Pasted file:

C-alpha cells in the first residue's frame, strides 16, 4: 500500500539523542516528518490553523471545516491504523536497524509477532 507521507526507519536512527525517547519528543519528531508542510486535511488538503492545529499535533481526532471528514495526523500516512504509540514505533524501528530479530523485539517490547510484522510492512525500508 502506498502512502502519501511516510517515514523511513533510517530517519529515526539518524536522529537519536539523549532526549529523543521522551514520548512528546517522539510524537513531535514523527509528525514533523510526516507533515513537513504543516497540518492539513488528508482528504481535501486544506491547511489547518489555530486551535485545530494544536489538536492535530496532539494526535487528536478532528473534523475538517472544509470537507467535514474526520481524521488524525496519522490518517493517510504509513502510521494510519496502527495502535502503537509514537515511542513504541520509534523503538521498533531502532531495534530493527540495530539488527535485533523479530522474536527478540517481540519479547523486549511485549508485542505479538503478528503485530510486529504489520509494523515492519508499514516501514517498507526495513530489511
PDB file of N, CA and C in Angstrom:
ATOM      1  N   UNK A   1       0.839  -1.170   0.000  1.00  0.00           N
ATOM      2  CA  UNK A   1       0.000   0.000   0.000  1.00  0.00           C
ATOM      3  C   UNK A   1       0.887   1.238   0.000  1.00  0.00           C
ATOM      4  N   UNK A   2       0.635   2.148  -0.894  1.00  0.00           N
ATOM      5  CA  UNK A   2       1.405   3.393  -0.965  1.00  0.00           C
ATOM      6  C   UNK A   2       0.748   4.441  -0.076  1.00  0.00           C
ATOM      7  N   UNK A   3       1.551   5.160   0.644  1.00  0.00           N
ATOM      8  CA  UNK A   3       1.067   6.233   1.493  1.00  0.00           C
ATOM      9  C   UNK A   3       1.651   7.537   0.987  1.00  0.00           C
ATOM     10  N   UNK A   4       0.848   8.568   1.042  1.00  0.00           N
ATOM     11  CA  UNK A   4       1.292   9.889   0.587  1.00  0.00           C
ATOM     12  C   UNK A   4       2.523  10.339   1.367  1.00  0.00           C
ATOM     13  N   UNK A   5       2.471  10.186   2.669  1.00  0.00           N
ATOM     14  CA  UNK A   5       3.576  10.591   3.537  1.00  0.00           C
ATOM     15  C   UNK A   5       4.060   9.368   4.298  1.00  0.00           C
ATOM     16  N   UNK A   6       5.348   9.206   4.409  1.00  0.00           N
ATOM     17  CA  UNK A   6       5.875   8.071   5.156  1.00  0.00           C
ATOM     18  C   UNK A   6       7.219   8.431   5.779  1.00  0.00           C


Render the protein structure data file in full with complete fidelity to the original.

C-alpha cells in the first residue's frame, strides 16, 4: 500500500539523542516528518490553523471545516491504523536497524509477532 507521507526507519536512527525517547519528543519528531508542510486535511488538503492545529499535533481526532471528514495526523500516512504509540514505533524501528530479530523485539517490547510484522510492512525500508 502506498502512502502519501511516510517515514523511513533510517530517519529515526539518524536522529537519536539523549532526549529523543521522551514520548512528546517522539510524537513531535514523527509528525514533523510526516507533515513537513504543516497540518492539513488528508482528504481535501486544506491547511489547518489555530486551535485545530494544536489538536492535530496532539494526535487528536478532528473534523475538517472544509470537507467535514474526520481524521488524525496519522490518517493517510504509513502510521494510519496502527495502535502503537509514537515511542513504541520509534523503538521498533531502532531495534530493527540495530539488527535485533523479530522474536527478540517481540519479547523486549511485549508485542505479538503478528503485530510486529504489520509494523515492519508499514516501514517498507526495513530489511
PDB file of N, CA and C in Angstrom:
ATOM      1  N   UNK A   1       0.839  -1.170   0.000  1.00  0.00           N
ATOM      2  CA  UNK A   1       0.000   0.000   0.000  1.00  0.00           C
ATOM      3  C   UNK A   1       0.887   1.238   0.000  1.00  0.00           C
ATOM      4  N   UNK A   2       0.635   2.148  -0.894  1.00  0.00           N
ATOM      5  CA  UNK A   2       1.405   3.393  -0.965  1.00  0.00           C
ATOM      6  C   UNK A   2       0.748   4.441  -0.076  1.00  0.00           C
ATOM      7  N   UNK A   3       1.551   5.160   0.644  1.00  0.00           N
ATOM      8  CA  UNK A   3       1.067   6.233   1.493  1.00  0.00           C
ATOM      9  C   UNK A   3       1.651   7.537   0.987  1.00  0.00           C
ATOM     10  N   UNK A   4       0.848   8.568   1.042  1.00  0.00           N
ATOM     11  CA  UNK A   4       1.292   9.889   0.587  1.00  0.00           C
ATOM     12  C   UNK A   4       2.523  10.339   1.367  1.00  0.00           C
ATOM     13  N   UNK A   5       2.471  10.186   2.669  1.00  0.00           N
ATOM     14  CA  UNK A   5       3.576  10.591   3.537  1.00  0.00           C
ATOM     15  C   UNK A   5       4.060   9.368   4.298  1.00  0.00           C
ATOM     16  N   UNK A   6       5.348   9.206   4.409  1.00  0.00           N
ATOM     17  CA  UNK A   6       5.875   8.071   5.156  1.00  0.00           C
ATOM     18  C   UNK A   6       7.219   8.431   5.779  1.00  0.00           C